Two professors, both recognized by the Journal of Finance for their insightful research, have joined the Haas Finance Group as permanent faculty members.
Professor Annette Vissing-Jørgensen, formerly a professor at Northwestern University’s Kellogg School of Management, and Assistant Professor Adair Morse, formerly an associate professor at the University of Chicago’s Booth School of Business, have both been visiting faculty members at Haas since July 2012.
“We are just delighted to have such a terrific pair of new faculty members coming to Haas. Both Annette and Adair are superlative scholars and great teachers; we couldn't be happier to have them joining us at Cal,” says Andrew Rose, associate dean for academic affairs and chair of the faculty.
Vissing-Jørgensen is the Arno A. Rayner Chair in Finance and Management. Her research focuses on empirical asset pricing and household finance (particularly stock market participation and more recently, the special role played by Treasuries), private equity and entrepreneurship, and disclosure regulation. Her work has been published in leading finance and economics journals such as the Journal of Finance, Journal of Political Economy, American Economic Review, and Quarterly Journal of Economics. She won the Journal of Finance Brattle Prize (Distinguished Paper) in 2005 for the paper, "Testing Agency Theory With Entrepreneur Effort and Wealth."
In addition, Vissing-Jørgensen has won several teaching awards at Kellogg, is an associate editor of the Journal of Finance, and is a director for both the American Finance Association and the European Finance Association. She taught the Haas School’s Introduction to Finance class in fall 2012. She earned her PhD from the economics department at MIT.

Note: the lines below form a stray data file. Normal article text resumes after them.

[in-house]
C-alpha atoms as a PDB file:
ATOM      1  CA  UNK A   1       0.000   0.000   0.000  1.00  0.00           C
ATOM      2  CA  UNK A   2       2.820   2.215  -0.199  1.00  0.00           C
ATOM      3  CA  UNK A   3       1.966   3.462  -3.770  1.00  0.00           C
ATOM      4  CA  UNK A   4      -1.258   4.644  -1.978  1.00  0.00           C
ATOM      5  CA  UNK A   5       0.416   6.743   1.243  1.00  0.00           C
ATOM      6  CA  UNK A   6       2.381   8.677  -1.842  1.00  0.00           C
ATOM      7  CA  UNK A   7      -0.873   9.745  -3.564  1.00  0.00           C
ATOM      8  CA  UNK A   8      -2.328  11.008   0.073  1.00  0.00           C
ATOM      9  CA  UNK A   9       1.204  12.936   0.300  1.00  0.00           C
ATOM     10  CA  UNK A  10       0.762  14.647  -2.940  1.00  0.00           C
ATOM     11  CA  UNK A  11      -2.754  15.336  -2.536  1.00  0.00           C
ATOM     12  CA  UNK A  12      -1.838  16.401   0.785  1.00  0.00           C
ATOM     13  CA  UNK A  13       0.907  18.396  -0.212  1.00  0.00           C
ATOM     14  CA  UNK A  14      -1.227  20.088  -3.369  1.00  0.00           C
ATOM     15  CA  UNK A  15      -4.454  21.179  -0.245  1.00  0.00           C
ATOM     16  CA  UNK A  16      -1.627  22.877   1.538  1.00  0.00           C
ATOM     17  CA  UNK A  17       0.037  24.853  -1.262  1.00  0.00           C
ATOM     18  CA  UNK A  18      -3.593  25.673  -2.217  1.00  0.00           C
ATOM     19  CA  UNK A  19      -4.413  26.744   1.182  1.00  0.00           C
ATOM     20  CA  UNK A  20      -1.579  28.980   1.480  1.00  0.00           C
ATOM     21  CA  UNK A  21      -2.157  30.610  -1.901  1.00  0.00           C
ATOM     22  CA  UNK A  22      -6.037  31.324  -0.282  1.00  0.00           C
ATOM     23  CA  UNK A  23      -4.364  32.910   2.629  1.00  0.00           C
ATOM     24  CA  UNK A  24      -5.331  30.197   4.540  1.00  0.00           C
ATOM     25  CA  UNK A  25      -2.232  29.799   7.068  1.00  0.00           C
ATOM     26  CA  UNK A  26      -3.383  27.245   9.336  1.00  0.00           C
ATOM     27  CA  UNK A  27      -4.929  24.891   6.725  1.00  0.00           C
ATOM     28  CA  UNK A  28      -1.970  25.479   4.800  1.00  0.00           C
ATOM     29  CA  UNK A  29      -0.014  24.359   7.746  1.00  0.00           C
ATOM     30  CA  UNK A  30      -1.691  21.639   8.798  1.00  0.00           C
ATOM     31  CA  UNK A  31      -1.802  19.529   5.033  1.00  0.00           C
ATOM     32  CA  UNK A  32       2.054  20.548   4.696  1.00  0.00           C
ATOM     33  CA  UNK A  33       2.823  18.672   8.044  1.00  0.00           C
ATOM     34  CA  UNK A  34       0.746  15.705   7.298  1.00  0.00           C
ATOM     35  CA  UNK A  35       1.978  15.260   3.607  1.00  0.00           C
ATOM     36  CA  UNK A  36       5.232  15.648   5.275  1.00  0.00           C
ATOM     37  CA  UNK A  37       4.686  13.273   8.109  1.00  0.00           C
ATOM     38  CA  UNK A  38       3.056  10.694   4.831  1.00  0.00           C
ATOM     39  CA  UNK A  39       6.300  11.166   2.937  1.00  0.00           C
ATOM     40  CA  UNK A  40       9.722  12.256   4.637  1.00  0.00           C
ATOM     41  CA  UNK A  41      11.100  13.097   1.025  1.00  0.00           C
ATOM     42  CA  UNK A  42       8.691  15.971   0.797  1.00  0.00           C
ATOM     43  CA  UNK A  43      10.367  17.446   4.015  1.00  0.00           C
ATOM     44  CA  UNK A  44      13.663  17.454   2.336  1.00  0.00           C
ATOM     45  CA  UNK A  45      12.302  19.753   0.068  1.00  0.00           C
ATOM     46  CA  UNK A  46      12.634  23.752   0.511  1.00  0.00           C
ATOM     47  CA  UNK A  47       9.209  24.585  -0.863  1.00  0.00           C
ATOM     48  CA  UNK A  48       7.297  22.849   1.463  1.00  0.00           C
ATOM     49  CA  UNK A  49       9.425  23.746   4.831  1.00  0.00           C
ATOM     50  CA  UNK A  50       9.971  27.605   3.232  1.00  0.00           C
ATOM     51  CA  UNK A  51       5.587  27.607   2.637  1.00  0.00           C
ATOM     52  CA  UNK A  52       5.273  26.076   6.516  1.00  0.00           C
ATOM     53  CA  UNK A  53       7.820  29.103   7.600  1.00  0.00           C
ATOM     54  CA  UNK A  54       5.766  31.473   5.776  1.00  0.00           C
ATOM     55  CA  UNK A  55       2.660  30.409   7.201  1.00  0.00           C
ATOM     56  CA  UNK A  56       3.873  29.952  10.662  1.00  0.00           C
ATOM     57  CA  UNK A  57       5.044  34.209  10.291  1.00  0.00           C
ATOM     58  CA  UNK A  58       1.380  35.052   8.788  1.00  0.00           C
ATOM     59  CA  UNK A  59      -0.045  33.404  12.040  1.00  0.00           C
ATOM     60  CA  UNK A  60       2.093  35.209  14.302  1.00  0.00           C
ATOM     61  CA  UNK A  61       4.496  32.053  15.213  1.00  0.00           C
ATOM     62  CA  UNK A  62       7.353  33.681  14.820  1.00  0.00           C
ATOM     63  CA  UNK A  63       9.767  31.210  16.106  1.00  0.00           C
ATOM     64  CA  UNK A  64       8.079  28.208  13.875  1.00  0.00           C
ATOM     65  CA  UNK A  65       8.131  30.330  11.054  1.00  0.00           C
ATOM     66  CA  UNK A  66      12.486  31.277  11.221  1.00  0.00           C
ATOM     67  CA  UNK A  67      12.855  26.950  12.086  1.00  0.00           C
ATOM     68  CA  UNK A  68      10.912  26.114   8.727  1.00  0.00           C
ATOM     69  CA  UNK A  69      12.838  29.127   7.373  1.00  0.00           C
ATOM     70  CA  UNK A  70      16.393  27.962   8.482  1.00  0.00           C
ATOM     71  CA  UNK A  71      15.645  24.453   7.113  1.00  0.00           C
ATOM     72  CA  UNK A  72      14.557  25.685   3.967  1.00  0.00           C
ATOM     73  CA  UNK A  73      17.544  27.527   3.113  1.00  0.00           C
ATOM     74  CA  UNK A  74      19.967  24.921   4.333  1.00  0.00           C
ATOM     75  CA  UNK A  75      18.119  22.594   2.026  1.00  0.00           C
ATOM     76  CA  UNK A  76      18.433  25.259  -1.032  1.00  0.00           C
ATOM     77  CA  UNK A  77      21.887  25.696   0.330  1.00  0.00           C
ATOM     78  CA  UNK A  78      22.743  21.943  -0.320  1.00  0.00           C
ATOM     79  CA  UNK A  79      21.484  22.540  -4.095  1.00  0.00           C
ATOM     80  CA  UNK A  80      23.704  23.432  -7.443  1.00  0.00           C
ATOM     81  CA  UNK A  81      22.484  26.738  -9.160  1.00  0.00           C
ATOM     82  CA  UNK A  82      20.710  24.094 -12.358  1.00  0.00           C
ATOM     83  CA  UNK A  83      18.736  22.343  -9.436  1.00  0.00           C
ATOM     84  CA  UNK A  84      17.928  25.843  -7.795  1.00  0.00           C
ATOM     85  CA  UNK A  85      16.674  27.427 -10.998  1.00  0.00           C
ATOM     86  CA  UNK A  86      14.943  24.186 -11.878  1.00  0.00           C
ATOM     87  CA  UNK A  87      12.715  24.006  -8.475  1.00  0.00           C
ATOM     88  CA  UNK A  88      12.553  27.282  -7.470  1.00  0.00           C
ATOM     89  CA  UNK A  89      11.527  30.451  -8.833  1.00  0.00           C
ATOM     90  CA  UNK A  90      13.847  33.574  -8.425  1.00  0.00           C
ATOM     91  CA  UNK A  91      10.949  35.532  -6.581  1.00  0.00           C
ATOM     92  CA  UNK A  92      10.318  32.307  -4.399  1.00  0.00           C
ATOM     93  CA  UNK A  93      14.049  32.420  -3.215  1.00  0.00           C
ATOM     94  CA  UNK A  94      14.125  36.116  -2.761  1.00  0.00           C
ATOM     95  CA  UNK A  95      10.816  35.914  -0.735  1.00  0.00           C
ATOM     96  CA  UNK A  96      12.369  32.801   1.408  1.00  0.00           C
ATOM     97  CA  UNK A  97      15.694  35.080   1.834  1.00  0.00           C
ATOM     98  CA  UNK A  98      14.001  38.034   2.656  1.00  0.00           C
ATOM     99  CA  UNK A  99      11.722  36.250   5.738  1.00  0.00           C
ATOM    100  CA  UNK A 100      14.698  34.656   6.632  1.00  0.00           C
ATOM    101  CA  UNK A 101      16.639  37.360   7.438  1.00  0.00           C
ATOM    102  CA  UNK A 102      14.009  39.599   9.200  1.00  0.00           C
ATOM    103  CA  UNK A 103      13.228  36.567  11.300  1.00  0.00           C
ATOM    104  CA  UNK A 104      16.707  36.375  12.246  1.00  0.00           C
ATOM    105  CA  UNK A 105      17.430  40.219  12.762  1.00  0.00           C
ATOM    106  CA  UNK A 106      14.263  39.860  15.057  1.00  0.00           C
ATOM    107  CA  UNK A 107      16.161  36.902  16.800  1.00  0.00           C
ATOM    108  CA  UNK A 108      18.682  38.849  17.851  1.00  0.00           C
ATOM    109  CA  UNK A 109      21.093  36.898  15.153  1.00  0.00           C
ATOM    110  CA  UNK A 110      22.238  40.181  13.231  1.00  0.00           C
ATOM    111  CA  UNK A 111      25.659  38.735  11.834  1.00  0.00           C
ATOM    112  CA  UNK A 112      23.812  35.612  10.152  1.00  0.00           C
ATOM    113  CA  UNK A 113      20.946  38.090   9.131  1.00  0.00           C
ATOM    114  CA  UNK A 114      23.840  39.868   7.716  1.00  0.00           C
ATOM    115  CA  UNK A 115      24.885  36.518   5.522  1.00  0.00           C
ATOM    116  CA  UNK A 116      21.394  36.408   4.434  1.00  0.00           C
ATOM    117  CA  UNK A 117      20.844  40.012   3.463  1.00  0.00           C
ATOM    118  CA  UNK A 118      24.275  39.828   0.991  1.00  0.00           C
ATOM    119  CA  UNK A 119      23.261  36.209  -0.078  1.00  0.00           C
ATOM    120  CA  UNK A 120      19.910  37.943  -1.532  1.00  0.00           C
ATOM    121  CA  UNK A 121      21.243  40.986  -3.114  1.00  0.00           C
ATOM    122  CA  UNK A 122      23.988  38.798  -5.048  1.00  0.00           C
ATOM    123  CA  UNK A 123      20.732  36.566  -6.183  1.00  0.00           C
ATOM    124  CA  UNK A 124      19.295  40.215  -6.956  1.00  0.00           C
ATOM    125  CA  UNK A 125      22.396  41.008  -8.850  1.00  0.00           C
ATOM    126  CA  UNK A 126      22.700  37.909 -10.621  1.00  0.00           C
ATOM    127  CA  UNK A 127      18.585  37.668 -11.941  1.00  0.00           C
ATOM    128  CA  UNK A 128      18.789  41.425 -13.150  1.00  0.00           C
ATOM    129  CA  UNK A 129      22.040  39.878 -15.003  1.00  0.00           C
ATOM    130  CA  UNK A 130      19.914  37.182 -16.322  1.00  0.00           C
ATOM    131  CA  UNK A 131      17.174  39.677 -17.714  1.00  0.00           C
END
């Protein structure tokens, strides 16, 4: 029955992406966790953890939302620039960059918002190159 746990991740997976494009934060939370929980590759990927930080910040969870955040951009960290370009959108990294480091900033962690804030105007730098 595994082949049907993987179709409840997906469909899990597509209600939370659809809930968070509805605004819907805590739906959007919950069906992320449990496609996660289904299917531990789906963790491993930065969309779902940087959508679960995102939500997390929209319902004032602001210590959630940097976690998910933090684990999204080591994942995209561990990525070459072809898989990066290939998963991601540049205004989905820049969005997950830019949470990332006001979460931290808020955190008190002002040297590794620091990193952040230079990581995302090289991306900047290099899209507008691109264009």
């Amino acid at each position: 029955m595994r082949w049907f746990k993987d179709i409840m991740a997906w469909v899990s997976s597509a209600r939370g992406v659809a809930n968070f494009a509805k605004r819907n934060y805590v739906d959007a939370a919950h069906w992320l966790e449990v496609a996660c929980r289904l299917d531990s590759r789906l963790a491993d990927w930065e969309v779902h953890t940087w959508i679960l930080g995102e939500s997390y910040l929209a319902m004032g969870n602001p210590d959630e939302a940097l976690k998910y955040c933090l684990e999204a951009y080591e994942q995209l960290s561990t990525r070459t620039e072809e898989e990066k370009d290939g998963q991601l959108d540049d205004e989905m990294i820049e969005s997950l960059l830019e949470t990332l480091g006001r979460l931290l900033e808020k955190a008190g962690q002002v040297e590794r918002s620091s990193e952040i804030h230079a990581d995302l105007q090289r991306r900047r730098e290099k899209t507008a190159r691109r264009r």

"I'm very excited to be joining Haas and hope to contribute to making the MBA experience here even better, both in terms of new teaching initiatives and by bringing recent research into the classroom," Vissing-Jørgensen says. "We have to make sure that we don’t just talk a lot about the importance of innovation but exemplify this in our own teaching."
Morse’s research focuses on a wide range of topics from entrepreneurship and household finance to asset management and corporate governance. "I try to use my research energy to put information in the public realm that levels the playing field," says Morse. "For example, my work on tax evasion in Greece has had a material impact on the debates in Greek Parliament and how the people see solutions to the terrible recession they are going through."
Morse’s paper on how disclosing information about fees on payday loans affects borrowing decisions earned her the prestigious first place Brattle Prize from the Journal of Finance. Implications from her work on corporate fraud appear in the Dodd Frank Act. The Haas Executive Committee honored Morse with a Schwabacher Fellowship, the highest honor that the Haas School bestows upon assistant professors. Morse received her PhD in finance from the University of Michigan’s Ross School of Business.